Upon publication, Piano Girl received a Publishers Weekly starred review, an endorsement from BookSense, and landed feature interviews for me on All Things Considered, The Leonard Lopate Show, and NPR’s Piano Jazz with Marian McPartland. My publisher assured me I had won the National Public Radio sweepstakes. Henry Steinway sponsored a Piano Girl reading and concert at Steinway Hall, attended by the esteemed William Zinsser, whose wonderful book On Writing Well had been my desktop bible while writing Piano Girl. His hopeful smile in the audience that night cast a magic spell over the entire evening.
Backbeat organized a book launch cocktail party at the Waldorf Astoria. NPR taped the event, which was attended by friends, industry professionals, and booksellers from all over the country. I wore an over-the-top red evening gown, played “Night and Day” on Cole Porter’s piano (I still have the tendonitis to prove it), and read from my book. Sipping champagne, I checked out the stylish crowd flitting around the Art Deco Waldorf lobby, stunned that my childhood fantasy of having people listen to my musical stories had evolved into a book that people seemed to like. The glow of the Waldorf limelight faded quickly, but I can still feel its warmth.
In a way, sitting at the piano that night, I felt like I had crossed my finish line. The excitement and jet lag had kept me awake for three days, and I truly wanted to collapse into my well-deserved heap, but I couldn’t—I had to play the gig. My weary fingers found the opening chords to Misty just as I noticed a man in a banana costume strutting across the Waldorf lobby. Wow, I thought—I can use that in a new story.
That’s when the truth hit me like a ton of books: for a writer the finish line is a mirage. A thought becomes a word becomes a sentence becomes a phrase and a graph and a story and a book. You believe you’ve crossed to the other side, and you’re ready to accept your trophy, your medal, your gift certificate for a free massage. Then you see a man dressed as a banana, forget the race you’ve just won, and start the next project. You even look forward to it.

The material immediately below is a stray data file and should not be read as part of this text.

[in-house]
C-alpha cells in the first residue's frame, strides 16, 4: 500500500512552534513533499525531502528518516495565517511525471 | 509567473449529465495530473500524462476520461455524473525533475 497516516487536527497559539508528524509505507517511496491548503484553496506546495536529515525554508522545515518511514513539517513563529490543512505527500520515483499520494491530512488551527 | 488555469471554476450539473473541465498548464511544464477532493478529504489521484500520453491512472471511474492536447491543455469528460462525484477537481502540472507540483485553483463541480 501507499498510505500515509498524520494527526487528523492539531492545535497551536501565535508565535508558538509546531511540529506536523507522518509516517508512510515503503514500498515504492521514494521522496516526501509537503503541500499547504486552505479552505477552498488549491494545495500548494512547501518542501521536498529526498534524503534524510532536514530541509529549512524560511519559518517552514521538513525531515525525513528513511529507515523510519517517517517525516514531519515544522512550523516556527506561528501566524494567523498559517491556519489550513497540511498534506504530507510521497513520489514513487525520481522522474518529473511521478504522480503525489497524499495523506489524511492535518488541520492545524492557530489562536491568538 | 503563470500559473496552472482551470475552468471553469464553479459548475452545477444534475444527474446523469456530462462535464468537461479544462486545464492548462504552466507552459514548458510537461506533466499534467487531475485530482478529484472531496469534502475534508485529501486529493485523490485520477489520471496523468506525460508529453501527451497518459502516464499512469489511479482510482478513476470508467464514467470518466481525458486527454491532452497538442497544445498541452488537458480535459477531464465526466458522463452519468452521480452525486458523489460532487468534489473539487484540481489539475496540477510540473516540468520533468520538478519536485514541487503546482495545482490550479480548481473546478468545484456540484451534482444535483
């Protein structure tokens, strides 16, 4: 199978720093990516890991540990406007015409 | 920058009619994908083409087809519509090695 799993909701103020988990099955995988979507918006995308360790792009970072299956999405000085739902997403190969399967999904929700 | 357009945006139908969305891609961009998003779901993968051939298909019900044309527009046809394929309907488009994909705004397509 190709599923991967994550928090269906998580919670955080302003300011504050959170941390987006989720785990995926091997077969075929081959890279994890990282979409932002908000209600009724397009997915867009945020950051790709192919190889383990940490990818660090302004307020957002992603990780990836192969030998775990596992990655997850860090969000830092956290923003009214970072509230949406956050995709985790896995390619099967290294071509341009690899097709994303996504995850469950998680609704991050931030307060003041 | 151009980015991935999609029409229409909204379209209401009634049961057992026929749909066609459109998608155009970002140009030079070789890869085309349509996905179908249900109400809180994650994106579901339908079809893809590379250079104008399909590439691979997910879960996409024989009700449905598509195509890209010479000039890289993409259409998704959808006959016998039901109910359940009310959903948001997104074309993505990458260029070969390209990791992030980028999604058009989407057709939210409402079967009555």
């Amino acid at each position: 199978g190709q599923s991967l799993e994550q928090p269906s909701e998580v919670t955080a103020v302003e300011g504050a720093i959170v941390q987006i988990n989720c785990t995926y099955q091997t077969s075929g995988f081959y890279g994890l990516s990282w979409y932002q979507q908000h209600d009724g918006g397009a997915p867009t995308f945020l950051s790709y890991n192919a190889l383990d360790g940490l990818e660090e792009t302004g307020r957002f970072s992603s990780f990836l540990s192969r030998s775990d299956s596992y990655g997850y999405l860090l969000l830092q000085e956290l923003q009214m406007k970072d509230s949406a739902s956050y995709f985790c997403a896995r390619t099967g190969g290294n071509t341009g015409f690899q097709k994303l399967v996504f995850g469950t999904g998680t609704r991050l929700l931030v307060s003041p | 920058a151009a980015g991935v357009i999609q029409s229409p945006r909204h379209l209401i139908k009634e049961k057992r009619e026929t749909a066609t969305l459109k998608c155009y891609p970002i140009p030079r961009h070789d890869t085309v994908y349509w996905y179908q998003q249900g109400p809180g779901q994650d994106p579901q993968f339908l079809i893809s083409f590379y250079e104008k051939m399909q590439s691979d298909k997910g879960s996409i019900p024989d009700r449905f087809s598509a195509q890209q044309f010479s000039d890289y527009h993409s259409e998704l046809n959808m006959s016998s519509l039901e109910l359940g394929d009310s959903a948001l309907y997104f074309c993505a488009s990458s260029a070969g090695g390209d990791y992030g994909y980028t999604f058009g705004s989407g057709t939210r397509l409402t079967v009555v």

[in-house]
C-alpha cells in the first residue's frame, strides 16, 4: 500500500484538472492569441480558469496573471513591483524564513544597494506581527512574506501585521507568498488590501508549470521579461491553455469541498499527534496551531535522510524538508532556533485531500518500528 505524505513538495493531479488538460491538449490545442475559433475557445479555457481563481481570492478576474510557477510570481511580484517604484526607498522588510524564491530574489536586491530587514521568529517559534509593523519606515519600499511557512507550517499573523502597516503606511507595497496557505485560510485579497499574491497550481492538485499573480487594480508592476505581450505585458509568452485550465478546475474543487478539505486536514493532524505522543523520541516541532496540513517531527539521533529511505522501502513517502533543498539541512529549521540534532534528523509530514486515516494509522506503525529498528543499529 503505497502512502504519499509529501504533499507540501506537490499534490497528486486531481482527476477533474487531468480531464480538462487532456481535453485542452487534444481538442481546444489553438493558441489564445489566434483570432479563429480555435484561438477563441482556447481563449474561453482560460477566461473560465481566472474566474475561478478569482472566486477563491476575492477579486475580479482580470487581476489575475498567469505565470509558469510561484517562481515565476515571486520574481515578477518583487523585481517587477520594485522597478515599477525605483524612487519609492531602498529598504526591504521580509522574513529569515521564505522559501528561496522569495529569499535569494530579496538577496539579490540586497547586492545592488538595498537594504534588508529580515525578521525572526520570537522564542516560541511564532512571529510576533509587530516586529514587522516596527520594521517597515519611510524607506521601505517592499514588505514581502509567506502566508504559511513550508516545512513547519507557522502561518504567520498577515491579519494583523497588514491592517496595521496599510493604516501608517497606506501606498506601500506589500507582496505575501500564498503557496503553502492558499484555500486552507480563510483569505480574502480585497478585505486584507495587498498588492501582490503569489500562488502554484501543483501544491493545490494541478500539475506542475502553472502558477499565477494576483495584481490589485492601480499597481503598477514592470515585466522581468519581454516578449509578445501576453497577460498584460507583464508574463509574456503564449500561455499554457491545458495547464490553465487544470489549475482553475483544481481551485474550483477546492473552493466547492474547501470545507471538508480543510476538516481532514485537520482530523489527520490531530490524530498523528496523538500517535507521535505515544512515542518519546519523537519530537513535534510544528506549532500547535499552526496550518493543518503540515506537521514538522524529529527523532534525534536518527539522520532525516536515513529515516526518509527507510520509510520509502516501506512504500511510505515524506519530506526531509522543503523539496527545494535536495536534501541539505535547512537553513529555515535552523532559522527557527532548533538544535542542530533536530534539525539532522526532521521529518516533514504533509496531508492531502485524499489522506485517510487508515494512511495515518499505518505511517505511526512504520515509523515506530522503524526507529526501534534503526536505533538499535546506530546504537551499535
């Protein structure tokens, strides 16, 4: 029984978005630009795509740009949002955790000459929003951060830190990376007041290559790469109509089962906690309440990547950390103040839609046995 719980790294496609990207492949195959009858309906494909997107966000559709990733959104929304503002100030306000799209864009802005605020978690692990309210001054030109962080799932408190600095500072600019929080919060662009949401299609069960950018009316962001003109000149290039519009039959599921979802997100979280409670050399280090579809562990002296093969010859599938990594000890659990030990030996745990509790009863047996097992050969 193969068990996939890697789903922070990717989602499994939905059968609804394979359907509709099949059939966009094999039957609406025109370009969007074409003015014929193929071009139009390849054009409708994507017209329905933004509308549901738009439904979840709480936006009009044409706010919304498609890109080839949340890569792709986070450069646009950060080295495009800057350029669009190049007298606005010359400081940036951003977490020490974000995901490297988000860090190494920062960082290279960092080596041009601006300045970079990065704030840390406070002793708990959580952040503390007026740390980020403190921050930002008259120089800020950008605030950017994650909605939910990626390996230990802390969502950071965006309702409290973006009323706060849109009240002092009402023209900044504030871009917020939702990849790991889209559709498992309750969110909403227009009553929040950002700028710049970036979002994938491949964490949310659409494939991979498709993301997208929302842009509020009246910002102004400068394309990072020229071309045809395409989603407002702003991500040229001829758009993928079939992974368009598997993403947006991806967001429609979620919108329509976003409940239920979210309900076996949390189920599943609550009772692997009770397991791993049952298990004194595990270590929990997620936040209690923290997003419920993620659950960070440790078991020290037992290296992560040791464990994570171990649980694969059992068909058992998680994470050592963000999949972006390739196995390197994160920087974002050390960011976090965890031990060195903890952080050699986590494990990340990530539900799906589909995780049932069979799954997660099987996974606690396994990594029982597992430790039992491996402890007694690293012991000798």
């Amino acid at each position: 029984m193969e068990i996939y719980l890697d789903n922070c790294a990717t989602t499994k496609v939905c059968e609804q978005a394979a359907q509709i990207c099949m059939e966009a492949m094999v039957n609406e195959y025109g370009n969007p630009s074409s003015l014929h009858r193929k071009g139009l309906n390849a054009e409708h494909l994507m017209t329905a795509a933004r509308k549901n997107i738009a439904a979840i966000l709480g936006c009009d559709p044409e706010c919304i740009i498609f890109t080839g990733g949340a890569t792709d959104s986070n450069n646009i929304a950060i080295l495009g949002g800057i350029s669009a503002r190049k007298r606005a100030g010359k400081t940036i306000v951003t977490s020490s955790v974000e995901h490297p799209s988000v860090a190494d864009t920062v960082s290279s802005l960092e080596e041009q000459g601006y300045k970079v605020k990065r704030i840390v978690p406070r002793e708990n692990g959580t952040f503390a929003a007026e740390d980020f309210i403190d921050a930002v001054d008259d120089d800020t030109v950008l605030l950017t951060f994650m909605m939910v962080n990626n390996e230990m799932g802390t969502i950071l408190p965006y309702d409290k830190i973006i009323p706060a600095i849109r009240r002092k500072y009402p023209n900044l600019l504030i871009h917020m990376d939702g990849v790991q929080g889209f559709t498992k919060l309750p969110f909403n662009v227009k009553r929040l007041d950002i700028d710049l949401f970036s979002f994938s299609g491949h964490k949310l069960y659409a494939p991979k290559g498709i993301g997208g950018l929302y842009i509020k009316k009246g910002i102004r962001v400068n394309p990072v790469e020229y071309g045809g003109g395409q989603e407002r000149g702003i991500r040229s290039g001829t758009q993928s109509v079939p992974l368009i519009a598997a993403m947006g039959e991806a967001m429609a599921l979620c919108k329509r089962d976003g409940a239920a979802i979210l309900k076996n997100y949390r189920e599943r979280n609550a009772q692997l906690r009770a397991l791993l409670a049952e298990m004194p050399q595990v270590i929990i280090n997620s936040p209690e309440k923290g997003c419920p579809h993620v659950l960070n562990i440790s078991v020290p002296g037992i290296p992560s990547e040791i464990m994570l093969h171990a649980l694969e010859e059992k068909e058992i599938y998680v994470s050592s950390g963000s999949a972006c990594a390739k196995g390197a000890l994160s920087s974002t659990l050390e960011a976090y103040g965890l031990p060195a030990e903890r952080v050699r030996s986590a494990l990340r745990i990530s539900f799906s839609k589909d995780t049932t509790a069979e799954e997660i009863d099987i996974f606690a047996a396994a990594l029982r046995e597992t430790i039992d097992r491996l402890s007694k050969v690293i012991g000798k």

The wonderful author, Jane Smiley, said: “I believe that you either love the work or the rewards. Life is a lot easier if you love the work.”
The Piano Girl media hoopla stoked my ego, but I soon realized those temporary highlights couldn’t compete with the thrill of writing—the bliss that comes with finding the lore of a story or discovering the musical threads connecting the chapters of my life.
As a lyricist, I have been trained in the craft of setting words to music. As an author, I’ve learned to work from the opposite direction, by stringing words together and finding their musical flow. Whenever I get it just right (not as often as I might hope), I experience a whoosh of elation. My personal triumphs come from stumbling upon a perfect word, tapping out the rhythm of my sentences, and, on a good day, arranging the weird themes of my life into beautiful or ugly melodies that make sense.
Since that fateful Piano Girl launch, I have written four books. Waltz of the Asparagus People is a sequel to Piano Girl; Rhythm: A Novel tells the story of a young female drummer. My new book, Manhattan Road Trip, is a compact collection of short stories about musicians. The official publishing date is April 6th, 2016.
I hope you’ll read Manhattan Road Trip. You know those people who stand on the sidelines and hand out energy bars and water to runners as they approach the end of the marathon? That’s you—pushing me over the finish line and giving me the confidence to start another race.
“Watch out for the rocks!” you might shout.
I’m beyond grateful.
Robin Meloy Goldsby is a Steinway Artist. She is also the author of Piano Girl; Waltz of the Asparagus People: The Further Adventures of Piano Girl; and Rhythm: A Novel.
Coming on April 6th, 2016: Manhattan Road Trip, a collection of short stories about (what else?) musicians. Go here to buy Manhattan Road Trip!